For more information about the Center’s Research Grant Program, click here.
Happy New Year. If you’ve set any goals or resolutions for yourself this year, I hope that participating in Census 2020 is one of them. By April 1, 2020, every home in the U.S. will receive an invitation to participate in the 2020 Census. When you get your invitation, you are responding for your household, and you can submit your information online, by phone, or by mail. When you fill out the census information, you tell the Census Bureau where you live as of April 1, 2020.
Like prior censuses, the 2020 Census will provide a snapshot of our nation’s population. The results are vitally important to our state because this once-a-decade information helps businesses, researchers, and communities make decisions. Here at the Center, we use Census data almost every day to answer questions from state and local government officials, businesses, educators, residents, and nonprofit organizations. In many issues of this newsletter, Census data are behind the analyses and comparisons we provide in the articles.
Most of our partner researchers have also used Census data in their research projects, and many will use that data this year, as highlighted on Pages 1 and 3.
The research projects approved for 2020 by the Center’s Board of Directors cover a wide range of issues. These include coroner services, the recruitment and retention of substance abuse treatment workers, the use of municipal planning tools, access to mental health services, access to maternity and obstetric services, attitudes and aspirations of rural youth, small town police services, recycling programs, rural women, agriculture, burial laws, public school transportation, and suicide trends and prevention. We look forward to working with our partner researchers and will share the results of their projects with you upon completion.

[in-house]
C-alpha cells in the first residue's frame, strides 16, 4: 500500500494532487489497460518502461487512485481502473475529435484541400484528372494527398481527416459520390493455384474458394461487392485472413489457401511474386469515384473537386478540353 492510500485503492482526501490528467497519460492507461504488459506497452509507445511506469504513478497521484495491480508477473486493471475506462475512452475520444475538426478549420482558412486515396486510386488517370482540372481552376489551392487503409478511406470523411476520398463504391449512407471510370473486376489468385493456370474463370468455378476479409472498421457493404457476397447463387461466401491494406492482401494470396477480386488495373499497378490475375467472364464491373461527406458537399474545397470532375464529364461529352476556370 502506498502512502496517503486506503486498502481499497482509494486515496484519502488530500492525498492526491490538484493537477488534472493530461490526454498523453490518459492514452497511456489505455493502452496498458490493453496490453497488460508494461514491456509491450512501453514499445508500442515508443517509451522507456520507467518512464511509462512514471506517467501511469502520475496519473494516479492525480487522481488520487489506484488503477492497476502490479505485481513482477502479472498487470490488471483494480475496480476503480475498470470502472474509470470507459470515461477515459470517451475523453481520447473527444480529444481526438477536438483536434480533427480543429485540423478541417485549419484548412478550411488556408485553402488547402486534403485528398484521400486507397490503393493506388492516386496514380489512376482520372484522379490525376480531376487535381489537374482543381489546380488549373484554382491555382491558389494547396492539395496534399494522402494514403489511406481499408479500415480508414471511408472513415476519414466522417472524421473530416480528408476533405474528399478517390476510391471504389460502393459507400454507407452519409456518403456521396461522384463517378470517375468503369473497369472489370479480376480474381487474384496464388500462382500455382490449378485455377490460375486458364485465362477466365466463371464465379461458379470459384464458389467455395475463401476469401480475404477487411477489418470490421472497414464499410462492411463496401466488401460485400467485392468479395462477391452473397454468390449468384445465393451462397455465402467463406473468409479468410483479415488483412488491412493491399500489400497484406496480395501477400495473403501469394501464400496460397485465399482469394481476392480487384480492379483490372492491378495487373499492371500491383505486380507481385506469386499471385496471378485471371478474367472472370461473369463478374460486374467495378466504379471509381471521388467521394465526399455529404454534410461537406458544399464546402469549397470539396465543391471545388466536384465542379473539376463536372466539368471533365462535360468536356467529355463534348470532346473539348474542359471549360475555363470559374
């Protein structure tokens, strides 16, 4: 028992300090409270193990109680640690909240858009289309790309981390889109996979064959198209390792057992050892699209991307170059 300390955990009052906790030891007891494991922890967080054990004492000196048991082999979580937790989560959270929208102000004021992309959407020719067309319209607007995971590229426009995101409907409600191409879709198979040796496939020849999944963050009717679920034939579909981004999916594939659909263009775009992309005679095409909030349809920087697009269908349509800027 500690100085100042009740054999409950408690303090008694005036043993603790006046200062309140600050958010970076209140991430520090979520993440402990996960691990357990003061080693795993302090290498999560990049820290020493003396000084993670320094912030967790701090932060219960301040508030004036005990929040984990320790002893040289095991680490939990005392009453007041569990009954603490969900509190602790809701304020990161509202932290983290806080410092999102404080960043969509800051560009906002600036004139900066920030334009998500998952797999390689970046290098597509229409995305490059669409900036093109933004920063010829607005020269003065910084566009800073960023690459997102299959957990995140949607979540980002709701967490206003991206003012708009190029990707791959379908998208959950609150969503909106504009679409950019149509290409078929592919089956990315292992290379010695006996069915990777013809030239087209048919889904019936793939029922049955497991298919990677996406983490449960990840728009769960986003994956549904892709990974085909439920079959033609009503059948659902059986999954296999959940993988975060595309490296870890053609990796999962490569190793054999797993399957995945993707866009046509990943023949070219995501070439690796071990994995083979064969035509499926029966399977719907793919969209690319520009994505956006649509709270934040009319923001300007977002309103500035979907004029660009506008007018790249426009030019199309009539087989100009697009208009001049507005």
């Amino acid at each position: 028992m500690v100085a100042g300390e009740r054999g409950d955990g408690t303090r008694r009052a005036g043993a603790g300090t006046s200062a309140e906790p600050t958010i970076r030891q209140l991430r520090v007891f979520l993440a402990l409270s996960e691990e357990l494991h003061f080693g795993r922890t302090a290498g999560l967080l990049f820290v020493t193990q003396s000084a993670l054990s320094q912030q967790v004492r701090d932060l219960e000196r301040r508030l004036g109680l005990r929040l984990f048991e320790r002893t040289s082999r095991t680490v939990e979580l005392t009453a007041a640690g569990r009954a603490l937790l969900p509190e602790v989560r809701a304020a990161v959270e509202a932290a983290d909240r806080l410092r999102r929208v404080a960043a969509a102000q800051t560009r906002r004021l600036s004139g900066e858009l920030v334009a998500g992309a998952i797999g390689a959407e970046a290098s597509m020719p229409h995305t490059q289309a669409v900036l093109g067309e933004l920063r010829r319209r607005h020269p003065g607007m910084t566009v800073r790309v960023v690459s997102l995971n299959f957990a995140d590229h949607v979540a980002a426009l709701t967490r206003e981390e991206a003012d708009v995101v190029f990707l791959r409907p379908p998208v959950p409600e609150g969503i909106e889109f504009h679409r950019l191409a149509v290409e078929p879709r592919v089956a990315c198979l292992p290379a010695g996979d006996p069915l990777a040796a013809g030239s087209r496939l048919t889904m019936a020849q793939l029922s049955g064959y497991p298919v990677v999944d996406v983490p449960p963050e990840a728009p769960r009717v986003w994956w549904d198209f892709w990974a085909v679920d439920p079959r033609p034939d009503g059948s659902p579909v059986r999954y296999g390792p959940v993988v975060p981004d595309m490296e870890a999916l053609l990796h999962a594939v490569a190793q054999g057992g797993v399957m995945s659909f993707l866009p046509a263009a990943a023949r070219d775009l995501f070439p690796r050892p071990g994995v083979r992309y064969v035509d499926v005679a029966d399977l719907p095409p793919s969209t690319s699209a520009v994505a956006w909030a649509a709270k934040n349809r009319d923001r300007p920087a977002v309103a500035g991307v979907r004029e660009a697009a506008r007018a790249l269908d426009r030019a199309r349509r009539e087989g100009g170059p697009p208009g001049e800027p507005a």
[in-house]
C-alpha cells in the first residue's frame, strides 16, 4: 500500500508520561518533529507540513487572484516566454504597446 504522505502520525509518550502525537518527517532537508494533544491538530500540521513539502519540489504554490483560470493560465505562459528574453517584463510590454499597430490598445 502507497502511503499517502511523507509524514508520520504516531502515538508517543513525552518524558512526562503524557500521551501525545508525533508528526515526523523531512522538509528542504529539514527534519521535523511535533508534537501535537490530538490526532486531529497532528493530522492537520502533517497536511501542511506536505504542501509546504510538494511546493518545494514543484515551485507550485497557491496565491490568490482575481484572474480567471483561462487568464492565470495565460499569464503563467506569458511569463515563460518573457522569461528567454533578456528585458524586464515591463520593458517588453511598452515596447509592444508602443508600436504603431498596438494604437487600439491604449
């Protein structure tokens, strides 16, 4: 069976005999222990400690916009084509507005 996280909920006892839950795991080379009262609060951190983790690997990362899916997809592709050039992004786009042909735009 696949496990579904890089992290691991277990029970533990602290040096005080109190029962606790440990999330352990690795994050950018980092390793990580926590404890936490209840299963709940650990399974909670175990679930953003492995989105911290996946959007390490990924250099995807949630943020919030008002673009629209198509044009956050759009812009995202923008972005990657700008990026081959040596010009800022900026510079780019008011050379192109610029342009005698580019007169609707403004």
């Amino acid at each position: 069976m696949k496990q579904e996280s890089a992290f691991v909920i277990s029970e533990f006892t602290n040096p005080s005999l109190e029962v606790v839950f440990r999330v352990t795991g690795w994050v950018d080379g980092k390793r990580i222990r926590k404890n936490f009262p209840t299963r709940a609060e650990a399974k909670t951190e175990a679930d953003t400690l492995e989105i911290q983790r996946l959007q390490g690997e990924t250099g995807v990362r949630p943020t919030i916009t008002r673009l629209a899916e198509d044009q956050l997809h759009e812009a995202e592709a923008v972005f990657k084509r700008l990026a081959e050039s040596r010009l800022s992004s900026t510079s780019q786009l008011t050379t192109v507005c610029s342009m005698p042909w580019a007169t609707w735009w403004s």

In December, the Center released a report on the potential economic implications of the Spotted Lanternfly, the invasive insect that is now present in 14 Pennsylvania counties. According to the research, the overall annual direct economic impact of Spotted Lanternfly damage on Pennsylvania agriculture would be $13.1 million in those 14 counties alone. The overall annual impact of the insect feeding on forest trees is estimated to be $16.7 million in those same 14 counties. If this insect travels beyond those counties, which are now part of a quarantine zone, the economic impact to agriculture and forests could be far worse. Turn to the article on Page 6 for a short synopsis of the research and visit the Center’s website for the full report. If you want more information about the insect and how to stop it from spreading, visit Penn State Extension’s website at https://extension.psu.edu/spotted-lanternfly.
Senator Gene Yaw
Rural Snapshot: Fire Incidents in Pennsylvania
About the data: The data used in this Snapshot are from the 2015, 2016, and 2017 National Fire Incident Reporting System (NFIRS) public release data files, Basic Module. NFIRS is a voluntary reporting system used by fire companies across the U.S. The database is maintained by the Federal Emergency Management Agency’s U.S. Fire Administration. Information about each incident is entered by individual fire companies. Because participation in NFIRS is voluntary, the database does not include a complete count of all reported fire and hazardous incidents nor is it a survey based on a statistically selected sample. Therefore, the analysis presented here should not be considered a complete inventory or a representative sample of fire and hazardous incidents in Pennsylvania. The analysis included only volunteer fire companies and companies that are a combination of paid and volunteer companies. The analysis excluded companies that provided mutual aid to avoid duplication of data. Click here for a copy of the fact sheet, Fire Incidents in Pennsylvania, 2015 to 2017.